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USA turns tables on online gambling

The 48-year-old chief executive of one of the top online casinos was arrested last week and his arrest came out of the blue while he was changing planes en route from the UK to his home in Costa Rica, where his business is based.
What does this mean for the future of online casinos? Online casinos are still popular throughout the world, but is the United States now finally cracking down on the legality of online casinos? Is the future bright for the online casinos industry or will online casinos soon be a past memory? Many investors are worried, and thus stocks in online casinos have plummeted recently since the arrest was made of one of the CEO of one of the top online casinos in the world.
The CEO was charged along with another online casinos industry founder Gary Kaplan (who is still at large) and nine other former executives with racketeering conspiracy, transmission of wagers, tax evasion and other charges in a 22-count indictment.
It was the beginning of a week of hell for the online casinos industry mogul that would culminate with the CEO’s lawyer Tim Evans waiving a bail hearing in Texas on Friday in the hopes that his client would have a better chance of gaining the small measure of freedom in the state of Missouri, where a trial could ultimately be held. As of Friday evening, a new date had yet to be scheduled.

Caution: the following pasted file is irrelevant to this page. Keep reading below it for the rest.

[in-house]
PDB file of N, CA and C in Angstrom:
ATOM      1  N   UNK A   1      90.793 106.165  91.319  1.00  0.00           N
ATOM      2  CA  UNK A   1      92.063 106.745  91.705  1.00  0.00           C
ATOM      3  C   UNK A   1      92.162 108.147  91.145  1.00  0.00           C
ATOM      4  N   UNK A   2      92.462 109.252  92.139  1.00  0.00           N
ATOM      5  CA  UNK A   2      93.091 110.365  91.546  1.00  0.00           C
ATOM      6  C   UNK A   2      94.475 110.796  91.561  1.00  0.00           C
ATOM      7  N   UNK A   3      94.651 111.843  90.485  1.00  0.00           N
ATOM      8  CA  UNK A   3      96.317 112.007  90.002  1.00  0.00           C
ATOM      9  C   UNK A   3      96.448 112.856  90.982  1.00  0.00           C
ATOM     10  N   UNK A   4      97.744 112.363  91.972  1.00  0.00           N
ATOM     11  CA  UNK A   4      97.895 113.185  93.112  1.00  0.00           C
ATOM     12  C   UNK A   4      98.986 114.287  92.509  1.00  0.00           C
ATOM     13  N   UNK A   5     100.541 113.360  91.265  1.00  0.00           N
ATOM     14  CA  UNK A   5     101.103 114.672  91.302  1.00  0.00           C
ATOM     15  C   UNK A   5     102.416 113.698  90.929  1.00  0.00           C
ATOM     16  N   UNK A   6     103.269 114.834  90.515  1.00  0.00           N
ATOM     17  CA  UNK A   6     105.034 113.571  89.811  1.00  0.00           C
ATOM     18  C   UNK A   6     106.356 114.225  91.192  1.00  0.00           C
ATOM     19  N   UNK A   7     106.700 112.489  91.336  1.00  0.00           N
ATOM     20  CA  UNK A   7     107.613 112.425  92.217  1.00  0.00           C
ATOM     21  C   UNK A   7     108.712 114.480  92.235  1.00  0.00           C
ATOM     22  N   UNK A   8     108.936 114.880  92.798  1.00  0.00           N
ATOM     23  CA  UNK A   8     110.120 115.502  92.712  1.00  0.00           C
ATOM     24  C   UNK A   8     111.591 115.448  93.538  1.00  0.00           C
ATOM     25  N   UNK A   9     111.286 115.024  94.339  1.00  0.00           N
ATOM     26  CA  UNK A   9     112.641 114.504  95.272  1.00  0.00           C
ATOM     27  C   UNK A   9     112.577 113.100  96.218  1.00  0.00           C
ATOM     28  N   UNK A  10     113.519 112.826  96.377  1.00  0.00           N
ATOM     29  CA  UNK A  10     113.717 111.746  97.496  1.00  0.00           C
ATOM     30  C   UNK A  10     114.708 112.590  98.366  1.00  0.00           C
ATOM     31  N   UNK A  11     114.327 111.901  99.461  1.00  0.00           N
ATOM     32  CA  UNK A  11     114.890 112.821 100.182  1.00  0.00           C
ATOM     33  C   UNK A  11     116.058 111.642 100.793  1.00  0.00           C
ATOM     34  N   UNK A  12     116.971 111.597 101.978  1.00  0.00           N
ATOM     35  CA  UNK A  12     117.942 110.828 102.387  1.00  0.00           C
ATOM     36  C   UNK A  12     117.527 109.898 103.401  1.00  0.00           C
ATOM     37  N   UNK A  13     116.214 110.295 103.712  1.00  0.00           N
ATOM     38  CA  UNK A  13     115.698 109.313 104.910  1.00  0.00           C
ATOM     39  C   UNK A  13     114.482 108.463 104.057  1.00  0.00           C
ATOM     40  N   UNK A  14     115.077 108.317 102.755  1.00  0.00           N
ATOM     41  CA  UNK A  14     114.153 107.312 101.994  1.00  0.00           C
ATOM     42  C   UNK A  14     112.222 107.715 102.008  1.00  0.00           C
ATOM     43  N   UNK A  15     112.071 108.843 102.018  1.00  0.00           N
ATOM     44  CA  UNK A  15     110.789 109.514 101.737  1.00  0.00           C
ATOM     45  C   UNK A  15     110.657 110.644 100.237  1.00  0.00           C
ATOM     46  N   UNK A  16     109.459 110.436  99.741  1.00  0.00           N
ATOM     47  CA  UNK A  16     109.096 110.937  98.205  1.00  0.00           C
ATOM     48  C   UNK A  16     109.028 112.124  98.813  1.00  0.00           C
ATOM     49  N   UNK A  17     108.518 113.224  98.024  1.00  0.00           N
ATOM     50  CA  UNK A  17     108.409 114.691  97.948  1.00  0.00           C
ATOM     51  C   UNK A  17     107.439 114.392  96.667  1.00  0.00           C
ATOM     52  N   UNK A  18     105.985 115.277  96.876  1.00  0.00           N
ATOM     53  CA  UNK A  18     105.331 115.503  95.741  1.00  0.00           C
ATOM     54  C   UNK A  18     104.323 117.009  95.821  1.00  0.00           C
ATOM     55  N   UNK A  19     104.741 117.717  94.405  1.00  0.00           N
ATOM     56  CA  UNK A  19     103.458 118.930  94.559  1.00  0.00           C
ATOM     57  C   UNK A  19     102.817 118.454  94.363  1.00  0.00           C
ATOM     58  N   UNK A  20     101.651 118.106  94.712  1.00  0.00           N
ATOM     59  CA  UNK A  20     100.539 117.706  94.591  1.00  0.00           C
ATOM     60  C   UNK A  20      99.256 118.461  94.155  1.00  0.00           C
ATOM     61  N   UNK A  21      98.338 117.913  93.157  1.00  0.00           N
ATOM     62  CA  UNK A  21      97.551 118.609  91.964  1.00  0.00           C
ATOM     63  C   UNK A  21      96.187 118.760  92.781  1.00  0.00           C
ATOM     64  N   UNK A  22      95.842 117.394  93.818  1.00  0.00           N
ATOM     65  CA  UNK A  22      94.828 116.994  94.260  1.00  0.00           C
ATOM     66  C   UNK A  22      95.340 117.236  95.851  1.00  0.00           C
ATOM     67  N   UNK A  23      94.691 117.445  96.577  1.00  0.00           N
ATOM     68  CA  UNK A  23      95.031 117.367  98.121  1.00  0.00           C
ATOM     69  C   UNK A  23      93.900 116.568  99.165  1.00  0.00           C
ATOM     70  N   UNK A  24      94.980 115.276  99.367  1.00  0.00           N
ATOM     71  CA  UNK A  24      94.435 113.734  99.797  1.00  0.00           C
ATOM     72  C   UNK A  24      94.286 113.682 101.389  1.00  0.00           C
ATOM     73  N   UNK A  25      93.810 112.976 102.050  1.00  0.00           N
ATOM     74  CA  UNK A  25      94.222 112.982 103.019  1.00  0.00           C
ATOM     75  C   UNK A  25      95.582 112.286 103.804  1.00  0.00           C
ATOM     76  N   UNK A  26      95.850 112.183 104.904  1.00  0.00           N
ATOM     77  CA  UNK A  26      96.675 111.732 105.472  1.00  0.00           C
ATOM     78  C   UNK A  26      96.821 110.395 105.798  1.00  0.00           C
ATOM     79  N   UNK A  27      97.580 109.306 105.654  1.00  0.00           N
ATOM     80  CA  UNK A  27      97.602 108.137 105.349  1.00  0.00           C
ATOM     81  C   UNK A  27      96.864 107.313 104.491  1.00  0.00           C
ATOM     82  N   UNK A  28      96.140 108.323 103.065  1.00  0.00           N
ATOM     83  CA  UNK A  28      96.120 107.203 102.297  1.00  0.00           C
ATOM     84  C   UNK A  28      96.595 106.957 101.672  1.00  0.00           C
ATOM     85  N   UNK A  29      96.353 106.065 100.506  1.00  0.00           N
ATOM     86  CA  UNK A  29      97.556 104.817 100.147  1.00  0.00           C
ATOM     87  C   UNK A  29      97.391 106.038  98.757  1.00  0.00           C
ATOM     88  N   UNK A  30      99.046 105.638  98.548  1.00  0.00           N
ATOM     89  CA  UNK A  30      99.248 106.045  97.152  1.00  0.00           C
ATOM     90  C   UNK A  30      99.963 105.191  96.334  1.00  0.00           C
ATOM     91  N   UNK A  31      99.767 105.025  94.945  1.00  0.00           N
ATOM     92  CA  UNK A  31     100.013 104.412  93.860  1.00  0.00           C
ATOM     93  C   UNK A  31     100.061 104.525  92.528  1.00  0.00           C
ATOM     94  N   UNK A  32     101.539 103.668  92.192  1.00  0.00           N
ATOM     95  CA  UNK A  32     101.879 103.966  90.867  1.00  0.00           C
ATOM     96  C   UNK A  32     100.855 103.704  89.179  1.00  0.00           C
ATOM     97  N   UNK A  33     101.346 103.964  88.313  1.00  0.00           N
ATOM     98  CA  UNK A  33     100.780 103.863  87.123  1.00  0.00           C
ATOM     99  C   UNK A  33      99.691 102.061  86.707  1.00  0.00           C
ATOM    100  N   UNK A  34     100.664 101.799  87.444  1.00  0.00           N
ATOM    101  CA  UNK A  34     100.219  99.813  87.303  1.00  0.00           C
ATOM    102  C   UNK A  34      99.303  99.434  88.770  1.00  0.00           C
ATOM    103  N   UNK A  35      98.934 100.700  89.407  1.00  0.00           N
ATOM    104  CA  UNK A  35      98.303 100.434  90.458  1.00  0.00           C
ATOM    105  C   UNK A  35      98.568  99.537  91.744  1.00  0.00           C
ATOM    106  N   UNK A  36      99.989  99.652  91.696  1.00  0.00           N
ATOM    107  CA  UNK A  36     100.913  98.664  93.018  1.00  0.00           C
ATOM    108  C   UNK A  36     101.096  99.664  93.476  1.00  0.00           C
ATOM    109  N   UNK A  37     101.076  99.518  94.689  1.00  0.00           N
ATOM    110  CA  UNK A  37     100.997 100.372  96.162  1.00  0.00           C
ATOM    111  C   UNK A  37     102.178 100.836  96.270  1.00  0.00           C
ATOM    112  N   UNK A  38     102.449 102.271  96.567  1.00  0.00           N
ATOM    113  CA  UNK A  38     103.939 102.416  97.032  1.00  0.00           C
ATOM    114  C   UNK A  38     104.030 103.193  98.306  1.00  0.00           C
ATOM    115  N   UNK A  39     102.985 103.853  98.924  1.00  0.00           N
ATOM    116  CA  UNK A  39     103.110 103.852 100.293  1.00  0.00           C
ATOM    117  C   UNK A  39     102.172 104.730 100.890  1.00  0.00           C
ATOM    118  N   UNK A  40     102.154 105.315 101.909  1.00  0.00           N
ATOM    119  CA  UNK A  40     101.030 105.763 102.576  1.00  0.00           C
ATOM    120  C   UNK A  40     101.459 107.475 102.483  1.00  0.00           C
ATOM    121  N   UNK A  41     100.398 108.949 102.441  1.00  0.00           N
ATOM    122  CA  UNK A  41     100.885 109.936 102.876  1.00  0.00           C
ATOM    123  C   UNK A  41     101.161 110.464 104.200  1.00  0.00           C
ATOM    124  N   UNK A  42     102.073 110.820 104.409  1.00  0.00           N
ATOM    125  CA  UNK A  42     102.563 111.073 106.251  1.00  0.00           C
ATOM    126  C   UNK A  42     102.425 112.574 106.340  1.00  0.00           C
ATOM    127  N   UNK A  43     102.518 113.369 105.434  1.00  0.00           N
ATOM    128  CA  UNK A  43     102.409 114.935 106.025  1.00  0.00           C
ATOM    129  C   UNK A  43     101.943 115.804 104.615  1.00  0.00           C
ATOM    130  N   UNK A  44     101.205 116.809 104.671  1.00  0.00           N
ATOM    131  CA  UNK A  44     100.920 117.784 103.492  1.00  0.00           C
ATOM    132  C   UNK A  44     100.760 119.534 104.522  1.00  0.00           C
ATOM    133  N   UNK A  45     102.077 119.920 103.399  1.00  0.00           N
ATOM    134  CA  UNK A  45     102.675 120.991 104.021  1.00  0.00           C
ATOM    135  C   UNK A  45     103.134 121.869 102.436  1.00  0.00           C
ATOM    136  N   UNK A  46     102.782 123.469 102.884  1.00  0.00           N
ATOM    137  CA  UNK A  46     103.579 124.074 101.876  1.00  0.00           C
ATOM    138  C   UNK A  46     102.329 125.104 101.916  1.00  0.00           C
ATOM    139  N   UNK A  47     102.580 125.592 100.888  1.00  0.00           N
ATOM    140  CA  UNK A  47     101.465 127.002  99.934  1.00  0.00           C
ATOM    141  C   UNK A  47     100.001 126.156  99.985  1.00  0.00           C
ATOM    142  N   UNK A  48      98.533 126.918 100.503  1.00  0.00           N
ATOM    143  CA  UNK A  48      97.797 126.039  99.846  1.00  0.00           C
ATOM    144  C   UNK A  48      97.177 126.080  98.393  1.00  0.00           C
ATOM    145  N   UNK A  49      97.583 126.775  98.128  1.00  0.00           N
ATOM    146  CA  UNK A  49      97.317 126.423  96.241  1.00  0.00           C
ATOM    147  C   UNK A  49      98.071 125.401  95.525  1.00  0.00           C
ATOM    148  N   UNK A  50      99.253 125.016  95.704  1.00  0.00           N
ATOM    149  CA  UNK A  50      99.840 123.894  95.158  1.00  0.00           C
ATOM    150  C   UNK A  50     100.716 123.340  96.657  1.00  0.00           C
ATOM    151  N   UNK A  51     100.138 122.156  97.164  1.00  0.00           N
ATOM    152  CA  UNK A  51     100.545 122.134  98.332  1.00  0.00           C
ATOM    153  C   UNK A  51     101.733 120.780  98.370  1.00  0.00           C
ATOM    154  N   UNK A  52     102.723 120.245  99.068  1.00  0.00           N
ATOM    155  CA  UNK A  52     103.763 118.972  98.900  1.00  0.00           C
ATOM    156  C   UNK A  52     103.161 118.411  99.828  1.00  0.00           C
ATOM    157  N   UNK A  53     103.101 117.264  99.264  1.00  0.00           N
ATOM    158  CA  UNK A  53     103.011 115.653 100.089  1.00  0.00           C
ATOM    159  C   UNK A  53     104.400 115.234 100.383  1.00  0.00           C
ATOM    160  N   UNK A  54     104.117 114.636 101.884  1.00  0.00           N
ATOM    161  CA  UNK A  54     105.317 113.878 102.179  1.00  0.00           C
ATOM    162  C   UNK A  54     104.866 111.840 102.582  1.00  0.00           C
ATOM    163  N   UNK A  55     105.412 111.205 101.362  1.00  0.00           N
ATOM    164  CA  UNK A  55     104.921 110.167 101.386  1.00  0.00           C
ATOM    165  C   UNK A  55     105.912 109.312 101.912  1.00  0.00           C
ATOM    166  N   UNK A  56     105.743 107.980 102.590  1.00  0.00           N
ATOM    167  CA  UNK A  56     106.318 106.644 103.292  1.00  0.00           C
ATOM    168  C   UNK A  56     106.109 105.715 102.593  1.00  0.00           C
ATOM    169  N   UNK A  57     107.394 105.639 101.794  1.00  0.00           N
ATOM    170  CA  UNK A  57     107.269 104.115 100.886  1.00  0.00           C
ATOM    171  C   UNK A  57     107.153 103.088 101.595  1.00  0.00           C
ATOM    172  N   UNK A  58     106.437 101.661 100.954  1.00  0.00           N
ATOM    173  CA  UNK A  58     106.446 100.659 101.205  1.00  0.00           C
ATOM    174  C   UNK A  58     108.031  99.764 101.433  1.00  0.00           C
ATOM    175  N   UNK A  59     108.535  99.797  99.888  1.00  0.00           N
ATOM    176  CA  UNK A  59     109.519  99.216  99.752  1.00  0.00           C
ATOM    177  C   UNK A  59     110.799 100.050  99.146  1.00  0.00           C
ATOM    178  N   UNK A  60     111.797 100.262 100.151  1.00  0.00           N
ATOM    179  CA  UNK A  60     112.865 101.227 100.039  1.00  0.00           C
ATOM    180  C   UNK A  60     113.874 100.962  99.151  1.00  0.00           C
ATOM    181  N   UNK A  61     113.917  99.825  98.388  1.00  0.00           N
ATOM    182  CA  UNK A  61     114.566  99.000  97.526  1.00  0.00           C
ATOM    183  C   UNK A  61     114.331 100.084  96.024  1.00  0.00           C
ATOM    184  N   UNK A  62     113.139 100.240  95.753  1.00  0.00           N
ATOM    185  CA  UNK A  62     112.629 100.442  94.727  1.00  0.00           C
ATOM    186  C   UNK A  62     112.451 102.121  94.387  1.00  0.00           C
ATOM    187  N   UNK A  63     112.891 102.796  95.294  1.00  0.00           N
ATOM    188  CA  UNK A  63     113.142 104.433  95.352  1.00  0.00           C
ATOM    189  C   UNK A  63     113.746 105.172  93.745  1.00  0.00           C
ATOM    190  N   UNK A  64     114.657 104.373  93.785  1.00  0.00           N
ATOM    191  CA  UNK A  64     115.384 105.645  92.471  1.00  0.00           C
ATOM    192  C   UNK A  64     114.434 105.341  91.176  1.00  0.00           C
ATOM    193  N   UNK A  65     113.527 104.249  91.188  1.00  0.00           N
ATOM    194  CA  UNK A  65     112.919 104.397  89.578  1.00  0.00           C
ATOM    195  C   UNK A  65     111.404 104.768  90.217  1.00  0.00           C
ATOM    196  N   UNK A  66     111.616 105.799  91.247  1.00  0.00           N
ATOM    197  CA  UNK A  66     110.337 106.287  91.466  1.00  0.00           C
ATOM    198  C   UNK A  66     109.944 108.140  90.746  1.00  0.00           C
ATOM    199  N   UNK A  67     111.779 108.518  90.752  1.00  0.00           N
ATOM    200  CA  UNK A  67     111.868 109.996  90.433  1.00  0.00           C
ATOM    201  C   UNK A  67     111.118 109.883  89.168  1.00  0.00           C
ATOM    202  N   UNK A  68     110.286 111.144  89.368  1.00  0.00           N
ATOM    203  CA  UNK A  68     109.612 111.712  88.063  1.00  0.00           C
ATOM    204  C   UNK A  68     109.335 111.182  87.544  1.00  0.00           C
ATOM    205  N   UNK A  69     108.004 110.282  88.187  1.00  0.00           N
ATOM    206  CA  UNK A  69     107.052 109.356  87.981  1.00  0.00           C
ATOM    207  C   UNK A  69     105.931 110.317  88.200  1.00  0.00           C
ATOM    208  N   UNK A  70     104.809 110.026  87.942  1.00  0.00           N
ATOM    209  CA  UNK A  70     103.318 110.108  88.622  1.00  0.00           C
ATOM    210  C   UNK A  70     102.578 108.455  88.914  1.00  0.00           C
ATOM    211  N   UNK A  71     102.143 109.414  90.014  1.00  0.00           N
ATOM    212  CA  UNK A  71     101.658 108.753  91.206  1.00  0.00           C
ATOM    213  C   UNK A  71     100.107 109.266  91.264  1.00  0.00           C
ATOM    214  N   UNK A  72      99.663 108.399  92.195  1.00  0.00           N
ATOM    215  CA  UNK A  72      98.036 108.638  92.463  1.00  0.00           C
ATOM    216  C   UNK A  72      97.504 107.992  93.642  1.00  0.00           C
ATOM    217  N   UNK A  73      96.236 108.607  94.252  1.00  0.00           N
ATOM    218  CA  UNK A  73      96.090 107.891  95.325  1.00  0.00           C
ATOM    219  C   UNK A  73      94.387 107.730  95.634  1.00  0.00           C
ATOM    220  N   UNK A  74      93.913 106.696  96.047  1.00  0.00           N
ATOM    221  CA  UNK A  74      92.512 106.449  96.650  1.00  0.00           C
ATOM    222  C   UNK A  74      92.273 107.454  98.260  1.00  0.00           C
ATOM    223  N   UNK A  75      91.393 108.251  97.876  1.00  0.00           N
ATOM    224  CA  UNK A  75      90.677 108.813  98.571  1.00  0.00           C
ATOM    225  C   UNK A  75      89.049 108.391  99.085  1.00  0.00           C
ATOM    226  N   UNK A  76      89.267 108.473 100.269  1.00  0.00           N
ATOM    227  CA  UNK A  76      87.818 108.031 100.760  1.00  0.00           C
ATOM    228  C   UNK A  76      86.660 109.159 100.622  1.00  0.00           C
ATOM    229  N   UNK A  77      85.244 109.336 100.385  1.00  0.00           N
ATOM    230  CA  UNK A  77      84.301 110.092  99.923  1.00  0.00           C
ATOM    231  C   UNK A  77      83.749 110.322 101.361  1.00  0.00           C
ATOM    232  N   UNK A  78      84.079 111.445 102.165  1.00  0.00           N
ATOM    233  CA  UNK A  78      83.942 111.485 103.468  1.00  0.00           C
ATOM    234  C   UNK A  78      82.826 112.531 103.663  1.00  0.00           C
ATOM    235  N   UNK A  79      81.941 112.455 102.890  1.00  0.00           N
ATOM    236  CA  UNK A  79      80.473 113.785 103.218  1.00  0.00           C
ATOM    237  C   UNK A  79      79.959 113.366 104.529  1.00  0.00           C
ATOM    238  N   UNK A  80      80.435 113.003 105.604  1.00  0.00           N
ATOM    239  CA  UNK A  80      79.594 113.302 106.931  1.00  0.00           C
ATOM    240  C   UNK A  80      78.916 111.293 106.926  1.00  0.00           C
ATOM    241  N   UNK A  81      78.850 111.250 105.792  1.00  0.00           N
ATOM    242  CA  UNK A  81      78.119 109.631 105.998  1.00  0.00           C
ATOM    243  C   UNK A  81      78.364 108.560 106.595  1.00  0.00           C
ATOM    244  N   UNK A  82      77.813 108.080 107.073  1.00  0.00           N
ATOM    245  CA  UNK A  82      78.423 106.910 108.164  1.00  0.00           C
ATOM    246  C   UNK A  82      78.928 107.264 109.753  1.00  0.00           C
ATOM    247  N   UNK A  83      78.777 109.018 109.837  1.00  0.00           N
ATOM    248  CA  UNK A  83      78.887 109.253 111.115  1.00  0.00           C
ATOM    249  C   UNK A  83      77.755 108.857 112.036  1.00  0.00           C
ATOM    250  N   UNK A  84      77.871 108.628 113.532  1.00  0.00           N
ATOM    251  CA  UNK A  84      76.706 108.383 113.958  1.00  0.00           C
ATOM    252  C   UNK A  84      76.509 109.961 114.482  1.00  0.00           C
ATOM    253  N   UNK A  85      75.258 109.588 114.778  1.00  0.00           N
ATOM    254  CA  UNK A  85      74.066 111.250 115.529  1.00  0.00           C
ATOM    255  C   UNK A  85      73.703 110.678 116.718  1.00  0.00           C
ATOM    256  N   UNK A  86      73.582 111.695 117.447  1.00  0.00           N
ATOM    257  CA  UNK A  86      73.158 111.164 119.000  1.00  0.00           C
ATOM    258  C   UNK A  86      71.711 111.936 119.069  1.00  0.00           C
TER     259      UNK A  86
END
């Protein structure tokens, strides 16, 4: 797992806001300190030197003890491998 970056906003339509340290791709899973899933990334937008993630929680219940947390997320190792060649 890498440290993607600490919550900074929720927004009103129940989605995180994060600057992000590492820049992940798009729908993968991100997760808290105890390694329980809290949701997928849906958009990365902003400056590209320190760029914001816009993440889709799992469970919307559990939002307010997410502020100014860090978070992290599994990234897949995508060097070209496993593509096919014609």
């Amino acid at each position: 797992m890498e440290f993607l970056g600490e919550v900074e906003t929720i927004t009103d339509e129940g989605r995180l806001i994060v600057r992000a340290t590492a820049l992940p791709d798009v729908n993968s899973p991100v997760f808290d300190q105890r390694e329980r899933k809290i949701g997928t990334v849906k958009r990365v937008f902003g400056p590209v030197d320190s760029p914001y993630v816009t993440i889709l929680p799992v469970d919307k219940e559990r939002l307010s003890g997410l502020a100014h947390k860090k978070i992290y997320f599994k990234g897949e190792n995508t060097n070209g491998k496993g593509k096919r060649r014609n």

Prosecutors from Missouri allege that the online casinos industry leading firm and its chief executive has taken illegal sporting bets from US citizens over the telephone and the internet.
The news of such an indictment against the CEO, a vocal campaigner for the “legitimisation” of online casinos in the US, sent shockwaves around the online casinos industry.
A major online casinos industry conference to be held in Las Vegas this week was cancelled as internet gambling executives around the world reviewed whether any one of them could safely set foot on US soil. And legal teams from gaming companies worldwide have been following the proceedings carefully searching for any news that might shed light on the case that the US Department of Justice would bring.
It was the first time such an action had been taken against an online betting company listed on the London Stock Exchange and the firm suspended its shares in light of the crisis. The events would send the markets into a tailspin, knocking £900 million off UK gaming stocks by Tuesday.
By Wednesday, the firm had succumbed to a US restraining order demanding it halt taking bets from US citizens and closed down 85% of its online gambling business. Its lawyers swung into action, filing an appeal against the punitive move. But investors and customers alike were left with very few answers on the potential financial repercussions.
The question still remains: was this a one time thing or the start of a concerted campaign by the US?



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